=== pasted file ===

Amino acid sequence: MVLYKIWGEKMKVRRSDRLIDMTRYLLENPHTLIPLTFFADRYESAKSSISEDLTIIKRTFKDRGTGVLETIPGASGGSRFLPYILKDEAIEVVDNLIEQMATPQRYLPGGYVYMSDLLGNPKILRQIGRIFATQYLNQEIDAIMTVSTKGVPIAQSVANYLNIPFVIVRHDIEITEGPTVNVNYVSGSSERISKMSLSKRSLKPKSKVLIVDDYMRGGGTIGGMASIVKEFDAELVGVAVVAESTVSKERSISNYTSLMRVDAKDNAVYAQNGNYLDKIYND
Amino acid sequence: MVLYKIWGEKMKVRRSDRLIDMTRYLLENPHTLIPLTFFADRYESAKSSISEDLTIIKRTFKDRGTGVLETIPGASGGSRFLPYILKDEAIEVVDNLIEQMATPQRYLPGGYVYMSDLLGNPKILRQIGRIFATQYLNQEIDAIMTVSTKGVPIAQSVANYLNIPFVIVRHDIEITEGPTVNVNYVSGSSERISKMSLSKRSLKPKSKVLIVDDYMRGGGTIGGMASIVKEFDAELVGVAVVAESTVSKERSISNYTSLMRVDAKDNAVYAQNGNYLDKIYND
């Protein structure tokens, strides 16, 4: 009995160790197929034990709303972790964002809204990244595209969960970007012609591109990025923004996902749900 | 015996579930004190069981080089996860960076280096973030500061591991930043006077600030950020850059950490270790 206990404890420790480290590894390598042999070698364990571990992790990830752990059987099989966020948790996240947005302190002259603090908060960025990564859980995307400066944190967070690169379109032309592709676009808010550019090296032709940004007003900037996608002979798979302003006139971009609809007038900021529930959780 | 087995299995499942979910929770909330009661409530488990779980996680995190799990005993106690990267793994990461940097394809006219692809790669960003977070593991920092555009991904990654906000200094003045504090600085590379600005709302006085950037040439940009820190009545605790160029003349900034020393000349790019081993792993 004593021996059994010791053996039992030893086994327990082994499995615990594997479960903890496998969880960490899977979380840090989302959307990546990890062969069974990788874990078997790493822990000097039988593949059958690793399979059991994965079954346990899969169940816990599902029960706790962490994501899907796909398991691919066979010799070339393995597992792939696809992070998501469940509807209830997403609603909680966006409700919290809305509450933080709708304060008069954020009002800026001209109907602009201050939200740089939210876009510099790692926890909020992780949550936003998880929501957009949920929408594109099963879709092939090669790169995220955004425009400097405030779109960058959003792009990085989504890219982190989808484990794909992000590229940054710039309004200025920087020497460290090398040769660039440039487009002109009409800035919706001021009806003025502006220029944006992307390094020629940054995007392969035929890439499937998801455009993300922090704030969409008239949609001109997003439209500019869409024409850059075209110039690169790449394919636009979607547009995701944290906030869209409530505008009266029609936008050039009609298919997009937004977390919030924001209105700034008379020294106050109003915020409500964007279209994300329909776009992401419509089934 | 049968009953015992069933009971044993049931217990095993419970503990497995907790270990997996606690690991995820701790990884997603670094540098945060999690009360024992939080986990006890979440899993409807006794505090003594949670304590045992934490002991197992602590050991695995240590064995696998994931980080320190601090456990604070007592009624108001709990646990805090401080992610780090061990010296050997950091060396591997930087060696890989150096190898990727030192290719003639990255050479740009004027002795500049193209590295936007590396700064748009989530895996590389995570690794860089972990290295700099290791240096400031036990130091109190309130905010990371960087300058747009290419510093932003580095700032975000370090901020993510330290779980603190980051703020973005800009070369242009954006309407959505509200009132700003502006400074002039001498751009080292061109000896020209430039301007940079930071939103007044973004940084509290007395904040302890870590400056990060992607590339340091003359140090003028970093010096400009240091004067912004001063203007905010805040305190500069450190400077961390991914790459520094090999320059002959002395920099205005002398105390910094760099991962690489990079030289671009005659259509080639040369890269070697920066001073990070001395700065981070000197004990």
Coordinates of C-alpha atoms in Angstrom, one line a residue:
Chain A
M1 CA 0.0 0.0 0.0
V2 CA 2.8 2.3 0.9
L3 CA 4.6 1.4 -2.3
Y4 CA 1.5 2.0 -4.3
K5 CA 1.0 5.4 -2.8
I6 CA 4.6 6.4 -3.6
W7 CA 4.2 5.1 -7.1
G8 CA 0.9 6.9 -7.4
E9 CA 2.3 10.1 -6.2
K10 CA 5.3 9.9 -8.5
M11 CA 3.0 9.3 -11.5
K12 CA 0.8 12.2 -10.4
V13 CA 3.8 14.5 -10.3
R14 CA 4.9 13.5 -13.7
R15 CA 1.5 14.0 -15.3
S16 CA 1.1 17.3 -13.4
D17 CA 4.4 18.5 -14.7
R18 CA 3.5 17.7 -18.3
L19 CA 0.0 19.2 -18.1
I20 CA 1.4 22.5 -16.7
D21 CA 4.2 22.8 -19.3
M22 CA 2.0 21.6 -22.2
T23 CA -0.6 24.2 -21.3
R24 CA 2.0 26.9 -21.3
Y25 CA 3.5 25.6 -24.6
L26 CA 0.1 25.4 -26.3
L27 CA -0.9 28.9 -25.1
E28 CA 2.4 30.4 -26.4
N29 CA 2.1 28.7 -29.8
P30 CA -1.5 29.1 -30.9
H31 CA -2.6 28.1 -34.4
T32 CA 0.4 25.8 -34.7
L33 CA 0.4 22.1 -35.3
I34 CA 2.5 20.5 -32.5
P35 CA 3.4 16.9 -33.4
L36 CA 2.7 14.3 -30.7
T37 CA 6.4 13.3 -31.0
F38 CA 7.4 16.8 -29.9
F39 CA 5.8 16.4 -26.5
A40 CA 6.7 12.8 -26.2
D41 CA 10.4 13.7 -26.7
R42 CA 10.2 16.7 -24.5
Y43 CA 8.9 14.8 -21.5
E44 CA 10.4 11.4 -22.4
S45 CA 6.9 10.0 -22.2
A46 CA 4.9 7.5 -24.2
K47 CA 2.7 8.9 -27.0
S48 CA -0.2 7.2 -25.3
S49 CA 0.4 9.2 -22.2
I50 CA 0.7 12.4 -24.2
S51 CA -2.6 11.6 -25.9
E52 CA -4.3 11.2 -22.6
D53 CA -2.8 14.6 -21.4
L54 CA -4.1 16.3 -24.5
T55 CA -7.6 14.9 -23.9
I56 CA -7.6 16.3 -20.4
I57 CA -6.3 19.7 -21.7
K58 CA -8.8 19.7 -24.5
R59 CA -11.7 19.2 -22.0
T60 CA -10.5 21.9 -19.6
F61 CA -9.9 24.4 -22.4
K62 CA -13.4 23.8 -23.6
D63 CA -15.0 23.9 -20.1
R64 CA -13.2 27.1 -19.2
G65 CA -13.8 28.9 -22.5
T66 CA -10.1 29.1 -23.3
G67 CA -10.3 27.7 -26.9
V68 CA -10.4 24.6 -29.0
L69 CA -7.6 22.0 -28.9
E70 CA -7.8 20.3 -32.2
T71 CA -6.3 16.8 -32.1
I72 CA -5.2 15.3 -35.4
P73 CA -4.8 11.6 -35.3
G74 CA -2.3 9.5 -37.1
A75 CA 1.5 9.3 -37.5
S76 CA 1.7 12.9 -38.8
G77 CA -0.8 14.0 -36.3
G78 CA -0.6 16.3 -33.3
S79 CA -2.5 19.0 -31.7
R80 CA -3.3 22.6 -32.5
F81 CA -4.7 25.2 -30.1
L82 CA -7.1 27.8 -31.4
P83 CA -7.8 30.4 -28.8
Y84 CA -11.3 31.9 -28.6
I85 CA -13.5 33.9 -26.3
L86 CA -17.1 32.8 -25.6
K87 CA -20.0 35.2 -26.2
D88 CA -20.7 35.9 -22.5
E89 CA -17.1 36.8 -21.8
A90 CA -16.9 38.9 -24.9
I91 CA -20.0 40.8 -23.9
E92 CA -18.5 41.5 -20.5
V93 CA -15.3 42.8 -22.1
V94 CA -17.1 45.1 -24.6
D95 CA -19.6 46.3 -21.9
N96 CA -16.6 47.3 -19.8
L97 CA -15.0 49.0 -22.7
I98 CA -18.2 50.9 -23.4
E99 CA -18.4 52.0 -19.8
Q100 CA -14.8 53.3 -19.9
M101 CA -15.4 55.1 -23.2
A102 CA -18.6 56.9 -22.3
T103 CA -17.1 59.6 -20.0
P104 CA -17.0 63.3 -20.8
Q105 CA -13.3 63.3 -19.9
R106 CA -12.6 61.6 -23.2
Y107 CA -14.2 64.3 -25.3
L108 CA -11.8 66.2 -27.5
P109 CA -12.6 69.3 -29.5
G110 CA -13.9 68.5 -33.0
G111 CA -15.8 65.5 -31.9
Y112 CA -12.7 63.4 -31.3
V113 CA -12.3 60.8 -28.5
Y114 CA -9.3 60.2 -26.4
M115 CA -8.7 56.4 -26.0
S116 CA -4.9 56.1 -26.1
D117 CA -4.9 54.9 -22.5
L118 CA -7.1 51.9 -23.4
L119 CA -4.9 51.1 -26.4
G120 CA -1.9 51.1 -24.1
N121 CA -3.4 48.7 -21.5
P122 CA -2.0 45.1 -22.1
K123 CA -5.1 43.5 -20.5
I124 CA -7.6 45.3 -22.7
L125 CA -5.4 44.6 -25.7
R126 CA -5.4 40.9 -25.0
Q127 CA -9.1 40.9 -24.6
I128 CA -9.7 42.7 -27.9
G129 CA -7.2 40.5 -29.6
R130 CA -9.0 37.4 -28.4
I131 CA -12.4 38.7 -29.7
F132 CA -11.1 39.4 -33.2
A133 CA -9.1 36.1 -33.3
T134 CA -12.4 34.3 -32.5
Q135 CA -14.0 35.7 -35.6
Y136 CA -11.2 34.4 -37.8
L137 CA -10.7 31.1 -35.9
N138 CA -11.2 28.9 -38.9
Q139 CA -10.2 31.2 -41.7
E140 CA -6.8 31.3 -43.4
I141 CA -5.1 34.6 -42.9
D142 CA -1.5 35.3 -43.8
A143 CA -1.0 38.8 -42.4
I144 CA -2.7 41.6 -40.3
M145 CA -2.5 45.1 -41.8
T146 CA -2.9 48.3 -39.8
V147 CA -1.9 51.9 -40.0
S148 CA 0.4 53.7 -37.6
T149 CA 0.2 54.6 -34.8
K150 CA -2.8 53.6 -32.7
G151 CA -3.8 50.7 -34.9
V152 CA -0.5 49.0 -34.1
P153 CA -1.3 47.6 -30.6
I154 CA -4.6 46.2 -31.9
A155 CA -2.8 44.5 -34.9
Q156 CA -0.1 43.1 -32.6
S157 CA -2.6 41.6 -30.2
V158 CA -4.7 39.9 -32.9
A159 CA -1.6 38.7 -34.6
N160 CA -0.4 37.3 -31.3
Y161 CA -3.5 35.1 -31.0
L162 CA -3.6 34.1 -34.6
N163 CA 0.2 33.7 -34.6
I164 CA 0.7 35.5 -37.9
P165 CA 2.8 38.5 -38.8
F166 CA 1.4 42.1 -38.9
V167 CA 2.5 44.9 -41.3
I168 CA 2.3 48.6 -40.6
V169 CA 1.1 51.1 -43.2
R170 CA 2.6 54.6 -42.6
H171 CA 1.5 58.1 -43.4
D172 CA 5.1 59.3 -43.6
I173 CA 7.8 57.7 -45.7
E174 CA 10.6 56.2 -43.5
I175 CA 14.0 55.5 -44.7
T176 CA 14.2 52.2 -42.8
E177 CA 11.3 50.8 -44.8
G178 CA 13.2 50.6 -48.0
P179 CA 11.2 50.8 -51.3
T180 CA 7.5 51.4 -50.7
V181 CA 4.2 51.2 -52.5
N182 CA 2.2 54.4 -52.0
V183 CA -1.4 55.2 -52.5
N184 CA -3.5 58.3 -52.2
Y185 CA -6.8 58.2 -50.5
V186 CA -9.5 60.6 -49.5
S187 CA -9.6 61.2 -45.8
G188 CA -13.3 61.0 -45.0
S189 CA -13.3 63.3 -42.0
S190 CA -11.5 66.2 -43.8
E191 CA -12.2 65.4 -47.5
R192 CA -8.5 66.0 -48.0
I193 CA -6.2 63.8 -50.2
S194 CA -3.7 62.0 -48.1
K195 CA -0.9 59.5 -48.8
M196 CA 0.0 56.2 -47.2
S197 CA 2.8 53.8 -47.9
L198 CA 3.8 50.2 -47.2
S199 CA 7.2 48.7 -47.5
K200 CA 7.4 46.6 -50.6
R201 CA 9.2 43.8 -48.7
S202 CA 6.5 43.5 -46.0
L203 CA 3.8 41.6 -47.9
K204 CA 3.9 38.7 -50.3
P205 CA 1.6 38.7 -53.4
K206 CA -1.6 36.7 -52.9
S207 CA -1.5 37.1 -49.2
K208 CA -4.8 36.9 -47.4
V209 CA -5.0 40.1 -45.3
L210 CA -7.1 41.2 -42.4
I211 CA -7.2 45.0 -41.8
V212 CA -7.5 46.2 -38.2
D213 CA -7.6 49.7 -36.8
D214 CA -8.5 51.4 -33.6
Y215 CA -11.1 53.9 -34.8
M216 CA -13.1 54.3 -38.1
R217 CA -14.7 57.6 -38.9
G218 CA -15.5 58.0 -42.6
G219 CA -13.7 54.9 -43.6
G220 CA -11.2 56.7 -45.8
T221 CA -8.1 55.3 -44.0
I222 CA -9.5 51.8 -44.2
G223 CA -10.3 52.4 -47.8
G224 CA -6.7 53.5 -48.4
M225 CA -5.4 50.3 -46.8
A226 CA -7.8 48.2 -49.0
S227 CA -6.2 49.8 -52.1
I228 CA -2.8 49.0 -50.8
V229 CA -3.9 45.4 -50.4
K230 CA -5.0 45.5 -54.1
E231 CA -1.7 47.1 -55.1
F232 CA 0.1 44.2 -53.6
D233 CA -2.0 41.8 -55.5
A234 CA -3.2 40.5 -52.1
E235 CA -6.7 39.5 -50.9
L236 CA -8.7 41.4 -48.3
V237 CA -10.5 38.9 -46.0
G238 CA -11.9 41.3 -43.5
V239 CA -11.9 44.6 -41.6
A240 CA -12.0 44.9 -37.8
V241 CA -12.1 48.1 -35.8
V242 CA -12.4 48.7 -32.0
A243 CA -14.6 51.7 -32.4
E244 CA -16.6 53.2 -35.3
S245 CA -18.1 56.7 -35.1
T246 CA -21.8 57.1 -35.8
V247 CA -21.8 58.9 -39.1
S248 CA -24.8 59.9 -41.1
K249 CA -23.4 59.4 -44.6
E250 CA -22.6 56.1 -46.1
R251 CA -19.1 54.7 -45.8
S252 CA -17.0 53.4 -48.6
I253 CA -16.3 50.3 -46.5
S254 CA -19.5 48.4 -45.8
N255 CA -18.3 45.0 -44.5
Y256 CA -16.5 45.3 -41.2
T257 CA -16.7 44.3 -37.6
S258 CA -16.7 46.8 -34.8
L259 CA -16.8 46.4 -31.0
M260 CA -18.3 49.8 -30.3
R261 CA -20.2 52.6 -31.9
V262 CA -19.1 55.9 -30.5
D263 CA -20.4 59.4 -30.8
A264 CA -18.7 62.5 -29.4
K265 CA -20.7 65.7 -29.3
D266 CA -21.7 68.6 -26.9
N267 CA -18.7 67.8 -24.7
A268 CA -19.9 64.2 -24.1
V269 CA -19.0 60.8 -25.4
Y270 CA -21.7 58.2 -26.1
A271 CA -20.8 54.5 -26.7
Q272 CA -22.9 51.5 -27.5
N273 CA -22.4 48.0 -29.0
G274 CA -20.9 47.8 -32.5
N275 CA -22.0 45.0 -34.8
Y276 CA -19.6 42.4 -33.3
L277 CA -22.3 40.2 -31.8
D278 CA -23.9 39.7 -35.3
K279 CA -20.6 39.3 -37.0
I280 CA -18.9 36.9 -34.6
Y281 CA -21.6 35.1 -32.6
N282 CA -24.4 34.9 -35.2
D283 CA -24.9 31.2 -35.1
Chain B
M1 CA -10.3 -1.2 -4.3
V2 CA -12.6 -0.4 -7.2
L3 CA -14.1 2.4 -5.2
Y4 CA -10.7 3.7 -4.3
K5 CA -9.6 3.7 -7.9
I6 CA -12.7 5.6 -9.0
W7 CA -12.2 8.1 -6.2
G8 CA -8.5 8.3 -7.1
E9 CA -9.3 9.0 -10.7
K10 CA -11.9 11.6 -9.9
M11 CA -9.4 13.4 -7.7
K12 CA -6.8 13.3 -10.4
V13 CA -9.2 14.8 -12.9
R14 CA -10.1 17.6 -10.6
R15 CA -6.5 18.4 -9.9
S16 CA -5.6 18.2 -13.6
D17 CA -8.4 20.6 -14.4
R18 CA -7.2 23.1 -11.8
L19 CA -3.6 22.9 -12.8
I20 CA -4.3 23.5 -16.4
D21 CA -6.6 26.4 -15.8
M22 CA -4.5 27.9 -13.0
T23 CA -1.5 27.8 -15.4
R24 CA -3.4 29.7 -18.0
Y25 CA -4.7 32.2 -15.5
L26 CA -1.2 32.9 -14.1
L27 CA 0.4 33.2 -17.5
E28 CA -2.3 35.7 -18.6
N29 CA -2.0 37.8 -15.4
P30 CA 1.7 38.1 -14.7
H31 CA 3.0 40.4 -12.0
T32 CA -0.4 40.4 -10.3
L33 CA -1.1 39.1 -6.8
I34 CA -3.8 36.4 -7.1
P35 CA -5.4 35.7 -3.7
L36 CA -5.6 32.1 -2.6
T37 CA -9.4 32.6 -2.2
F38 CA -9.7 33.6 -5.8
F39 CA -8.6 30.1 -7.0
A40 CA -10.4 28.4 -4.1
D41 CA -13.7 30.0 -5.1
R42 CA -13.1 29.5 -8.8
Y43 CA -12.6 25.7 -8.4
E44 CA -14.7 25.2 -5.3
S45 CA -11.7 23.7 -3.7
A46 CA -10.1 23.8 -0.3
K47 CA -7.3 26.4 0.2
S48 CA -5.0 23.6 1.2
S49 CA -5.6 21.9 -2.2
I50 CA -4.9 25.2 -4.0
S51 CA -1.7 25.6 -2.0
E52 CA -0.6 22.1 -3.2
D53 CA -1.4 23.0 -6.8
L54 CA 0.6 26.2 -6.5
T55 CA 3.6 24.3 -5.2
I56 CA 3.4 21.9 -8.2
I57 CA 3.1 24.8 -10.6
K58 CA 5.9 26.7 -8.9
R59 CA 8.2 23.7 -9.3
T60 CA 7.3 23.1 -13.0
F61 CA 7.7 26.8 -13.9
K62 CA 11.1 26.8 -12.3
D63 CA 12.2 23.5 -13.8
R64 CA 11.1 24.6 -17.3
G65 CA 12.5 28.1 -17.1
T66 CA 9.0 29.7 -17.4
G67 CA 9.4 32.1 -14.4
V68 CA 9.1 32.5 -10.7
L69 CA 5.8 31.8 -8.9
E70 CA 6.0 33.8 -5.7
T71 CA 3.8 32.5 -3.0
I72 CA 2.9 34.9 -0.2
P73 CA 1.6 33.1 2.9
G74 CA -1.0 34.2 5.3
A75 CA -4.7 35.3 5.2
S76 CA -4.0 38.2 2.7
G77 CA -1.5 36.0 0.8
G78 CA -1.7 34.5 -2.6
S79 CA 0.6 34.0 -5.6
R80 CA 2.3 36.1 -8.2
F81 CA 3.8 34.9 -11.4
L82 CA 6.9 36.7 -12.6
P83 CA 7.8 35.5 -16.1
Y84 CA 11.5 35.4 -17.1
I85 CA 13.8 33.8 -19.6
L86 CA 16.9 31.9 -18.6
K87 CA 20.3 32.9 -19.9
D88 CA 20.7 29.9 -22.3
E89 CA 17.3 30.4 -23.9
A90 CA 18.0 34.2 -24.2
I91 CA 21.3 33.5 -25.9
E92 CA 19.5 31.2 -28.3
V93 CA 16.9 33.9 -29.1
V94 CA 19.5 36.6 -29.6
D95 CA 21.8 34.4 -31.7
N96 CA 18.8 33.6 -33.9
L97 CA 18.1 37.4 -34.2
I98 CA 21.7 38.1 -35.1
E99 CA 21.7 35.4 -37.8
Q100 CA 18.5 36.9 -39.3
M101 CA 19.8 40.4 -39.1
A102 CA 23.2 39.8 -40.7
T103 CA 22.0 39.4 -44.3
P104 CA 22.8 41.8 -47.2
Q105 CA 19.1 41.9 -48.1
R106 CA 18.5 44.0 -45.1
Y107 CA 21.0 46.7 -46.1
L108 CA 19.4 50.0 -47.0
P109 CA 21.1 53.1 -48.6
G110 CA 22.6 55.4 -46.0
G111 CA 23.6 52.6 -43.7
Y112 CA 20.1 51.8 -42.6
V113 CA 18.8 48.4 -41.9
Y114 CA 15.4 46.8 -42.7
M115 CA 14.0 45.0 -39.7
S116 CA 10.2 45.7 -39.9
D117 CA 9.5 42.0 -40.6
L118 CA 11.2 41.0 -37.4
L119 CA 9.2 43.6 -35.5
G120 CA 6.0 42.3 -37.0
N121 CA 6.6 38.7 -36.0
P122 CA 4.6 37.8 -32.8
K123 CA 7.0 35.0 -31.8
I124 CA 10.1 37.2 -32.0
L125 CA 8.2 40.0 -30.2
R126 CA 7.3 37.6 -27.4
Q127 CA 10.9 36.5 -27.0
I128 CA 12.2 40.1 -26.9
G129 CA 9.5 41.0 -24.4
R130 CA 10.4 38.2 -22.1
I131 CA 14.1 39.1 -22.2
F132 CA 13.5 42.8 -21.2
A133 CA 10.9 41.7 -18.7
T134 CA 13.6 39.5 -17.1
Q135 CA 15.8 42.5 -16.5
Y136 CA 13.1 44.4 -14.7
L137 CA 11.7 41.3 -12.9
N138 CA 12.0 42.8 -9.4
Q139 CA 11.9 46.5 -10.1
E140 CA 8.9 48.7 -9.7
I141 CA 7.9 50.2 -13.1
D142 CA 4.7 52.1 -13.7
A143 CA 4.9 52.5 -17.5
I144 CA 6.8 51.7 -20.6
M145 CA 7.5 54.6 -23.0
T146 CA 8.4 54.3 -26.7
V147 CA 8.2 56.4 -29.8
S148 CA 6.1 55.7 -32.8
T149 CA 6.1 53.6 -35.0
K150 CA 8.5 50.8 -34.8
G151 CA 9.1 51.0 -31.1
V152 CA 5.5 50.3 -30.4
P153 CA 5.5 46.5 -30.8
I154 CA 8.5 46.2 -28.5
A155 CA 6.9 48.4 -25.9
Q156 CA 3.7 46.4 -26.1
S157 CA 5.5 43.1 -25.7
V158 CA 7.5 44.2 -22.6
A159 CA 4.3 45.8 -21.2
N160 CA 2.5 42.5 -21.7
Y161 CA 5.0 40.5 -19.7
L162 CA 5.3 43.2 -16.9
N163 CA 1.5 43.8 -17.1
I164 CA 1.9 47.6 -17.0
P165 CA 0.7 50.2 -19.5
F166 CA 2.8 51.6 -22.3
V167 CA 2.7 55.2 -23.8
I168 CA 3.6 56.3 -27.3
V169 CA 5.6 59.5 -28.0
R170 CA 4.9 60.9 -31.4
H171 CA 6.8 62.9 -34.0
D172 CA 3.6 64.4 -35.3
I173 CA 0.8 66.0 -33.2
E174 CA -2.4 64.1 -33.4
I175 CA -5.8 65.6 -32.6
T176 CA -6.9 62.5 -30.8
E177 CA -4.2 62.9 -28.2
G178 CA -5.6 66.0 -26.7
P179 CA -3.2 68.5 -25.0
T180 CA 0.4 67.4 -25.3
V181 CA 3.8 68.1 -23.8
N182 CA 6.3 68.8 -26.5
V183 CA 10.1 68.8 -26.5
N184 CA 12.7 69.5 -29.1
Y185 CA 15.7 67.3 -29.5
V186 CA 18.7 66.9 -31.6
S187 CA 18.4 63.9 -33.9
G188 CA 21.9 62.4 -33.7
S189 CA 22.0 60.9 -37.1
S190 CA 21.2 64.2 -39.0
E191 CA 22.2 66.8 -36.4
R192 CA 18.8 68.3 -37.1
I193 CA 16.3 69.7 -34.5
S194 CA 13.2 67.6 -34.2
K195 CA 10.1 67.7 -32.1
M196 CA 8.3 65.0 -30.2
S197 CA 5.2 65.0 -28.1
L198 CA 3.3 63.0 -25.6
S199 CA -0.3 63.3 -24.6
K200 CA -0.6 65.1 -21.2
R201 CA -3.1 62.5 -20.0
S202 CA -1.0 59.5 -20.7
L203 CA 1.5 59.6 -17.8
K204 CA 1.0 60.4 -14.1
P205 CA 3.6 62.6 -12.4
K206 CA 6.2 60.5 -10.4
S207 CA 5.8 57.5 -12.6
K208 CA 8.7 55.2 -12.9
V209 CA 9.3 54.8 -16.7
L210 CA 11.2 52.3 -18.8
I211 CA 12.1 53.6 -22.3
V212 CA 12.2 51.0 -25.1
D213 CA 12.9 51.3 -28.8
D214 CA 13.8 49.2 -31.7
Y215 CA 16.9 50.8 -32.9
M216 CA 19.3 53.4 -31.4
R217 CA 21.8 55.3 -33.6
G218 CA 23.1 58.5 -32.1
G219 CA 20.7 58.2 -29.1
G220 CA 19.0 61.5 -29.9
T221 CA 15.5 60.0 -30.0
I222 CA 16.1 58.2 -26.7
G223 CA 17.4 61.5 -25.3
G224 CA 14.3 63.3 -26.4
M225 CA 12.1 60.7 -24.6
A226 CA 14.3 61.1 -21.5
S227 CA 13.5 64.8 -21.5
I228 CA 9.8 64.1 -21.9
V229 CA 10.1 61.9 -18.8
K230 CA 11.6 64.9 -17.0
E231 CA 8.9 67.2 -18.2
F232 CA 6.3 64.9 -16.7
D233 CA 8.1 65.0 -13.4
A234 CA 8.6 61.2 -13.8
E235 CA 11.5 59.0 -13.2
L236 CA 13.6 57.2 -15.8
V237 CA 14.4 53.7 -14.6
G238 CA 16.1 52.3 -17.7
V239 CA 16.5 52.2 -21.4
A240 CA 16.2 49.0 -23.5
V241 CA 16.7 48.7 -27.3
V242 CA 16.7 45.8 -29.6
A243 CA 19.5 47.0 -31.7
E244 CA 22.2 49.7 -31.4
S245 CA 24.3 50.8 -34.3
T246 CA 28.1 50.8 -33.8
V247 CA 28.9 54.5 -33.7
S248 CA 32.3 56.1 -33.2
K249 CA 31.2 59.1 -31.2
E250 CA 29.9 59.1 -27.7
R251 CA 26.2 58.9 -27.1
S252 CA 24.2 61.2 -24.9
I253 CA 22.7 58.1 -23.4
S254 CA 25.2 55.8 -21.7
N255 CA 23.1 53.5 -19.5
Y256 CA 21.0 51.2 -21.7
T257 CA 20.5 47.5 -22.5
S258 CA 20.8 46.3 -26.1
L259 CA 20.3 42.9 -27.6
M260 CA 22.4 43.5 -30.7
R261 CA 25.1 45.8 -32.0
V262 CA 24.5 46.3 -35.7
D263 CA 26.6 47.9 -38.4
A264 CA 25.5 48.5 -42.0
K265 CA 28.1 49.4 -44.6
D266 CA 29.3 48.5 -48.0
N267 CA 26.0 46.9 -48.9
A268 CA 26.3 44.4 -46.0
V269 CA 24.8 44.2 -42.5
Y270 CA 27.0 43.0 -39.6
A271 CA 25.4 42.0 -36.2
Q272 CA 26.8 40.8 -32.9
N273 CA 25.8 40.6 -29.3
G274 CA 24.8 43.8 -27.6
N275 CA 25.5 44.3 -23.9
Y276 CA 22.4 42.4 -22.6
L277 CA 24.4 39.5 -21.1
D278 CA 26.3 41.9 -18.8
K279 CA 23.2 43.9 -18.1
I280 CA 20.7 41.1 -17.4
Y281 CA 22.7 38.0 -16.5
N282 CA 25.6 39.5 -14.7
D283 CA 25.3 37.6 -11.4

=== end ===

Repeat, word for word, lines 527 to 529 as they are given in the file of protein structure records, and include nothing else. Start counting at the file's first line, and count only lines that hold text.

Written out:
G238 CA 16.1 52.3 -17.7
V239 CA 16.5 52.2 -21.4
A240 CA 16.2 49.0 -23.5